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Humans May Be the Only Intelligent Life in the Universe, If Evolution Has Anything to Say.

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Mindful

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^ Are we alone in the universe? It comes down to whether intelligence is a probable outcome of natural selection, or an improbable fluke. By definition, probable events occur frequently, improbable events occur rarely — or once. Our evolutionary history shows that many key adaptations — not just intelligence, but complex animals, complex cells, photosynthesis, and life itself — were unique, one-off events, and therefore highly improbable. Our evolution may have been like winning the lottery … only far less likely.

The universe is astonishingly vast. The Milky Way has more than 100 billion stars, and there are over a trillion galaxies in the visible universe, the tiny fraction of the universe we can see. Even if habitable worlds are rare, their sheer number — there are as many planets as stars, maybe more — suggests lots of life is out there. So where is everyone? This is the Fermi paradox. The universe is large, and old, with time and room for intelligence to evolve, but there's no evidence of it.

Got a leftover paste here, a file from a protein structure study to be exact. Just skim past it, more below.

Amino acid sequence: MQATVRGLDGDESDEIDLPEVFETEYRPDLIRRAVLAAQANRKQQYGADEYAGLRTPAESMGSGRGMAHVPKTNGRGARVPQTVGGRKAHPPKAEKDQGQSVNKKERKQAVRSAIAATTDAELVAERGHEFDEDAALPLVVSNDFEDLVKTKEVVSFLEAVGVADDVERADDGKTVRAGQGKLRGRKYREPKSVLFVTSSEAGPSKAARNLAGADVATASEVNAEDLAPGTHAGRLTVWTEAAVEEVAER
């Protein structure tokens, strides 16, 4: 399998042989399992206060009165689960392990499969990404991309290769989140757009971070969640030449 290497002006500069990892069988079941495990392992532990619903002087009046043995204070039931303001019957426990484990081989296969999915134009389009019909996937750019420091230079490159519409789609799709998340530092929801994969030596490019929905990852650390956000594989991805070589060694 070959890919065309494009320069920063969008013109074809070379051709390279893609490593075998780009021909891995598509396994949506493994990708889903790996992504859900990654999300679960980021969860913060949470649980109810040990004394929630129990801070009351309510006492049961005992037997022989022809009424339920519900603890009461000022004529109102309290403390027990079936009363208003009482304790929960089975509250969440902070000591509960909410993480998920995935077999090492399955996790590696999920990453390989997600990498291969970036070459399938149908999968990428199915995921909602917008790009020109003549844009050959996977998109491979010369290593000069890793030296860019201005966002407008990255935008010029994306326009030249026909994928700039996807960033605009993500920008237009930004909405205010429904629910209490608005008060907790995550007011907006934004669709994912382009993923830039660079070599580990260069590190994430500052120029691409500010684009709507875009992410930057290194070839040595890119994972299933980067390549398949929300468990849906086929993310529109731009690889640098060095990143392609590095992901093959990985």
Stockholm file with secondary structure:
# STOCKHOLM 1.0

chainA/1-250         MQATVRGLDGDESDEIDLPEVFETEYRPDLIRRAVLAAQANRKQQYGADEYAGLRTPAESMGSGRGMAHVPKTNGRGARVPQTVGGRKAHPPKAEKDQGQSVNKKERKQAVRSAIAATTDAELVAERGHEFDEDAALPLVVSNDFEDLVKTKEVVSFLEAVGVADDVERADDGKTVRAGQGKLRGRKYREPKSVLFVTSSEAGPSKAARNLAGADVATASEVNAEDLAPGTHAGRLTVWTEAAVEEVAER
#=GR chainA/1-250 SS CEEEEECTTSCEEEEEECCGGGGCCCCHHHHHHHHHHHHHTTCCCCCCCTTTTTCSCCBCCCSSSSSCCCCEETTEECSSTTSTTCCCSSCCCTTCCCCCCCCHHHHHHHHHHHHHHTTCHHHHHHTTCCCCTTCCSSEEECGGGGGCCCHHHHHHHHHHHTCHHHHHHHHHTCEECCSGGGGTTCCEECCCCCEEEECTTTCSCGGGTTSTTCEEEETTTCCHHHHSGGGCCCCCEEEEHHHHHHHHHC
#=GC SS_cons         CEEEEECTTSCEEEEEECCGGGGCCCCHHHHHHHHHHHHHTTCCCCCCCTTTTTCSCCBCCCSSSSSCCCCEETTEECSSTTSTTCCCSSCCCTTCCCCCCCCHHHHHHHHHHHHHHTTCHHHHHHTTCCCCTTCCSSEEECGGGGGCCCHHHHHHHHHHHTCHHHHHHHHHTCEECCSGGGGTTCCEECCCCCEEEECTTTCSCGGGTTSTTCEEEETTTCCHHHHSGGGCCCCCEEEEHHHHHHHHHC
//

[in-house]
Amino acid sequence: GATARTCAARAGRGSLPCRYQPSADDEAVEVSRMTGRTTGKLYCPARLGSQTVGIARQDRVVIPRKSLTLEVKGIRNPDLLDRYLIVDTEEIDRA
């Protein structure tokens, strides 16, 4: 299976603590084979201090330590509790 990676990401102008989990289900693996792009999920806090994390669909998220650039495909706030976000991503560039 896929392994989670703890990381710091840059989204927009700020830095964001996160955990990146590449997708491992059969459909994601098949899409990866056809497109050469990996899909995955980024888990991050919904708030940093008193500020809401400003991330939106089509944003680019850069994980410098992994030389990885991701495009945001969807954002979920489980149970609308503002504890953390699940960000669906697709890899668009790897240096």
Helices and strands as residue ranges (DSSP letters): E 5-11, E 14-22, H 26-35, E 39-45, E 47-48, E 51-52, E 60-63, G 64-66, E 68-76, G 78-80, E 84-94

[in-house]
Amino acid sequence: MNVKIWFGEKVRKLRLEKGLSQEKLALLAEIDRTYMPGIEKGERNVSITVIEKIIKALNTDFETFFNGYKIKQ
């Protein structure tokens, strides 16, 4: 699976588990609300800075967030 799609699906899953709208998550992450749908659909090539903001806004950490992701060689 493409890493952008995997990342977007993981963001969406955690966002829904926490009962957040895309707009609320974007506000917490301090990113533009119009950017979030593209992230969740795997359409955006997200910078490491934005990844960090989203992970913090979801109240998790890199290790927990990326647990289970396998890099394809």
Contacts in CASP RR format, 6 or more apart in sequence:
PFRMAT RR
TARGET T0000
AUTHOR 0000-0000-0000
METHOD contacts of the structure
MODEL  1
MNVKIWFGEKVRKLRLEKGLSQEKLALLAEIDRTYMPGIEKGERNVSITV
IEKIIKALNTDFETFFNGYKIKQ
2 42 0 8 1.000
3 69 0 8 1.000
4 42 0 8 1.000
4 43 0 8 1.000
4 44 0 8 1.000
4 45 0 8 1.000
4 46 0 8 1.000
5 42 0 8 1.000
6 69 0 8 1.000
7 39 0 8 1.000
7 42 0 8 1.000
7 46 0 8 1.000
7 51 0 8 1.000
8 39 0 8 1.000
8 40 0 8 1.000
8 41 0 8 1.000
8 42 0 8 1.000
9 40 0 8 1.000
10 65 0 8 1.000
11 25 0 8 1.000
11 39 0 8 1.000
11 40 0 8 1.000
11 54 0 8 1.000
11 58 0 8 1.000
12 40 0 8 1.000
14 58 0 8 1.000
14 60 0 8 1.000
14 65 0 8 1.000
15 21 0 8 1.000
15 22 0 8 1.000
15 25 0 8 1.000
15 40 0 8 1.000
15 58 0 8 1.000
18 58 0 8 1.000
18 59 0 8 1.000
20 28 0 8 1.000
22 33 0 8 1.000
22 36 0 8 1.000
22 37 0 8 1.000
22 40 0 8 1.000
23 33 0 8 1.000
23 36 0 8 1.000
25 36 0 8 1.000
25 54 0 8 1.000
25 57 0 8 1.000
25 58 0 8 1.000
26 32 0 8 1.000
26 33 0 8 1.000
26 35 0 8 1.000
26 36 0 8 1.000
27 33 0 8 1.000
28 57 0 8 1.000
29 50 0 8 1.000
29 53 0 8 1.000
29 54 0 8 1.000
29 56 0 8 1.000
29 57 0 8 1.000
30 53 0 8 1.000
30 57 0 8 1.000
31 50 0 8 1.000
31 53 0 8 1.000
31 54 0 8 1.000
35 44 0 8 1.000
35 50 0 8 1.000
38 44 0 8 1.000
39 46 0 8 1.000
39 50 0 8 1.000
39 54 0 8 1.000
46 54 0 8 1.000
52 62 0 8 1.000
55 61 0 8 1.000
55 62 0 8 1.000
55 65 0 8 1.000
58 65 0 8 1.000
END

Could intelligence simply be unlikely to evolve? Unfortunately, we can't study extraterrestrial life to answer this question. But we can study some 4.5 billion years of Earth's history, looking at where evolution repeats itself, or doesn't.
 

johngaltshrugged

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Humans aren't the only intelligent life on Earth.
Apes, dolphins, etc. all have a degree of intelligence, not as much as humans, but more than Briben, Kamala & most of DC.
 

gipper

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If the universe is finite then there will be unique things in it. Life could be unique to earth.

We have been working on trying to create life in a lab for decades and decades and have not been successful. This suggest that the process is so complex that it may not have happen elsewhere.
 
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If the universe is finite then there will be unique things in it. Life could be unique to earth.

We have been working on trying to create life in a lab for decades and decades and have not been successful. This suggest that the process is so complex that it may not have happen elsewhere.

The whole article goes into that.
 

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rightwinger